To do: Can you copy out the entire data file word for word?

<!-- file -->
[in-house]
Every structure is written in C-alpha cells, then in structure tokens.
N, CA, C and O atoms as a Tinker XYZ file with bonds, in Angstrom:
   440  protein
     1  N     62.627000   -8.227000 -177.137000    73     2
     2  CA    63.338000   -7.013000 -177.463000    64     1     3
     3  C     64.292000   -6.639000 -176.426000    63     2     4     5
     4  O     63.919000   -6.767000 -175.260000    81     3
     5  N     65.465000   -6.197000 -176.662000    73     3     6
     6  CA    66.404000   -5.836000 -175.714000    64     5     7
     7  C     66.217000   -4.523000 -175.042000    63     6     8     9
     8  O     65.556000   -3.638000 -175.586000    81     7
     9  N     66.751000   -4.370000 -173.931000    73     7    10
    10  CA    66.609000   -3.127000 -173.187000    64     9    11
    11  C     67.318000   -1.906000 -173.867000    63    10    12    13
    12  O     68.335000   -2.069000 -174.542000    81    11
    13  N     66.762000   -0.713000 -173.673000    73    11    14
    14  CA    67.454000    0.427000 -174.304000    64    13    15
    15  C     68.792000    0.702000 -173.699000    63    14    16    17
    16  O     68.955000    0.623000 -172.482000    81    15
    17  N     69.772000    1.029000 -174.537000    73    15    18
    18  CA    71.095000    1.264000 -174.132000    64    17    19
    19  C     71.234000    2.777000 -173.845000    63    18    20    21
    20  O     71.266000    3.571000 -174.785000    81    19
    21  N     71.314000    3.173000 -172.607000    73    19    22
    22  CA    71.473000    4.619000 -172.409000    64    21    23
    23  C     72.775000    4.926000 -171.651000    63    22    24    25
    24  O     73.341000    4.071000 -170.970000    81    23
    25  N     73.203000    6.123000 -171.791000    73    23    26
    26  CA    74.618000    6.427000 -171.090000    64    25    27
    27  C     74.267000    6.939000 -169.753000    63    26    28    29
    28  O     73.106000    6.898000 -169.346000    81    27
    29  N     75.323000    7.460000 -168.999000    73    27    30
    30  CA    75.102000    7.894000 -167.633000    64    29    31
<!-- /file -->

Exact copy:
[in-house]
Every structure is written in C-alpha cells, then in structure tokens.
N, CA, C and O atoms as a Tinker XYZ file with bonds, in Angstrom:
   440  protein
     1  N     62.627000   -8.227000 -177.137000    73     2
     2  CA    63.338000   -7.013000 -177.463000    64     1     3
     3  C     64.292000   -6.639000 -176.426000    63     2     4     5
     4  O     63.919000   -6.767000 -175.260000    81     3
     5  N     65.465000   -6.197000 -176.662000    73     3     6
     6  CA    66.404000   -5.836000 -175.714000    64     5     7
     7  C     66.217000   -4.523000 -175.042000    63     6     8     9
     8  O     65.556000   -3.638000 -175.586000    81     7
     9  N     66.751000   -4.370000 -173.931000    73     7    10
    10  CA    66.609000   -3.127000 -173.187000    64     9    11
    11  C     67.318000   -1.906000 -173.867000    63    10    12    13
    12  O     68.335000   -2.069000 -174.542000    81    11
    13  N     66.762000   -0.713000 -173.673000    73    11    14
    14  CA    67.454000    0.427000 -174.304000    64    13    15
    15  C     68.792000    0.702000 -173.699000    63    14    16    17
    16  O     68.955000    0.623000 -172.482000    81    15
    17  N     69.772000    1.029000 -174.537000    73    15    18
    18  CA    71.095000    1.264000 -174.132000    64    17    19
    19  C     71.234000    2.777000 -173.845000    63    18    20    21
    20  O     71.266000    3.571000 -174.785000    81    19
    21  N     71.314000    3.173000 -172.607000    73    19    22
    22  CA    71.473000    4.619000 -172.409000    64    21    23
    23  C     72.775000    4.926000 -171.651000    63    22    24    25
    24  O     73.341000    4.071000 -170.970000    81    23
    25  N     73.203000    6.123000 -171.791000    73    23    26
    26  CA    74.618000    6.427000 -171.090000    64    25    27
    27  C     74.267000    6.939000 -169.753000    63    26    28    29
    28  O     73.106000    6.898000 -169.346000    81    27
    29  N     75.323000    7.460000 -168.999000    73    27    30
    30  CA    75.102000    7.894000 -167.633000    64    29    31